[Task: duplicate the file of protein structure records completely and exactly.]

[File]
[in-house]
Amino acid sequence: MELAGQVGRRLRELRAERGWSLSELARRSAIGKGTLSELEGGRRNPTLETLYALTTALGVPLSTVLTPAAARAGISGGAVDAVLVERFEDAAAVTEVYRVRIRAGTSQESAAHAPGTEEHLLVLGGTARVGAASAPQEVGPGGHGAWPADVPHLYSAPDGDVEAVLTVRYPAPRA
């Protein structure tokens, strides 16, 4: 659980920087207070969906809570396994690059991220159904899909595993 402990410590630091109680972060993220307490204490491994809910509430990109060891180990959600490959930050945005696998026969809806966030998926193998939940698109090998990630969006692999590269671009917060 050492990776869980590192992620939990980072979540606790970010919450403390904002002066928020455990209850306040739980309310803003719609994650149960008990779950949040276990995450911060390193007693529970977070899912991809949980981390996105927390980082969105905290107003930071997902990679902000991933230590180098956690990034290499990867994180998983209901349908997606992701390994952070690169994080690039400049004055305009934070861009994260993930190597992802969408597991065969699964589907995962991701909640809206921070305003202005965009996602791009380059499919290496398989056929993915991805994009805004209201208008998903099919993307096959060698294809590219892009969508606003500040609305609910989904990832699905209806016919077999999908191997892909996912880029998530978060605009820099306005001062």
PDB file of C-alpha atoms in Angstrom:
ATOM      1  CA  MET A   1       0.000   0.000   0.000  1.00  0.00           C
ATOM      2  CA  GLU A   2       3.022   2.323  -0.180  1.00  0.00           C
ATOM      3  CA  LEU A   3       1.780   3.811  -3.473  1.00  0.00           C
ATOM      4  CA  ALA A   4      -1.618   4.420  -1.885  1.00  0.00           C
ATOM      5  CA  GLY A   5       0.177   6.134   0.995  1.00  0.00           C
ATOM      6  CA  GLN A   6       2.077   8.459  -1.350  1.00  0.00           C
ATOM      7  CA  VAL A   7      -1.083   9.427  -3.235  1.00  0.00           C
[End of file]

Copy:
[in-house]
Amino acid sequence: MELAGQVGRRLRELRAERGWSLSELARRSAIGKGTLSELEGGRRNPTLETLYALTTALGVPLSTVLTPAAARAGISGGAVDAVLVERFEDAAAVTEVYRVRIRAGTSQESAAHAPGTEEHLLVLGGTARVGAASAPQEVGPGGHGAWPADVPHLYSAPDGDVEAVLTVRYPAPRA
């Protein structure tokens, strides 16, 4: 659980920087207070969906809570396994690059991220159904899909595993 402990410590630091109680972060993220307490204490491994809910509430990109060891180990959600490959930050945005696998026969809806966030998926193998939940698109090998990630969006692999590269671009917060 050492990776869980590192992620939990980072979540606790970010919450403390904002002066928020455990209850306040739980309310803003719609994650149960008990779950949040276990995450911060390193007693529970977070899912991809949980981390996105927390980082969105905290107003930071997902990679902000991933230590180098956690990034290499990867994180998983209901349908997606992701390994952070690169994080690039400049004055305009934070861009994260993930190597992802969408597991065969699964589907995962991701909640809206921070305003202005965009996602791009380059499919290496398989056929993915991805994009805004209201208008998903099919993307096959060698294809590219892009969508606003500040609305609910989904990832699905209806016919077999999908191997892909996912880029998530978060605009820099306005001062």
PDB file of C-alpha atoms in Angstrom:
ATOM      1  CA  MET A   1       0.000   0.000   0.000  1.00  0.00           C
ATOM      2  CA  GLU A   2       3.022   2.323  -0.180  1.00  0.00           C
ATOM      3  CA  LEU A   3       1.780   3.811  -3.473  1.00  0.00           C
ATOM      4  CA  ALA A   4      -1.618   4.420  -1.885  1.00  0.00           C
ATOM      5  CA  GLY A   5       0.177   6.134   0.995  1.00  0.00           C
ATOM      6  CA  GLN A   6       2.077   8.459  -1.350  1.00  0.00           C
ATOM      7  CA  VAL A   7      -1.083   9.427  -3.235  1.00  0.00           C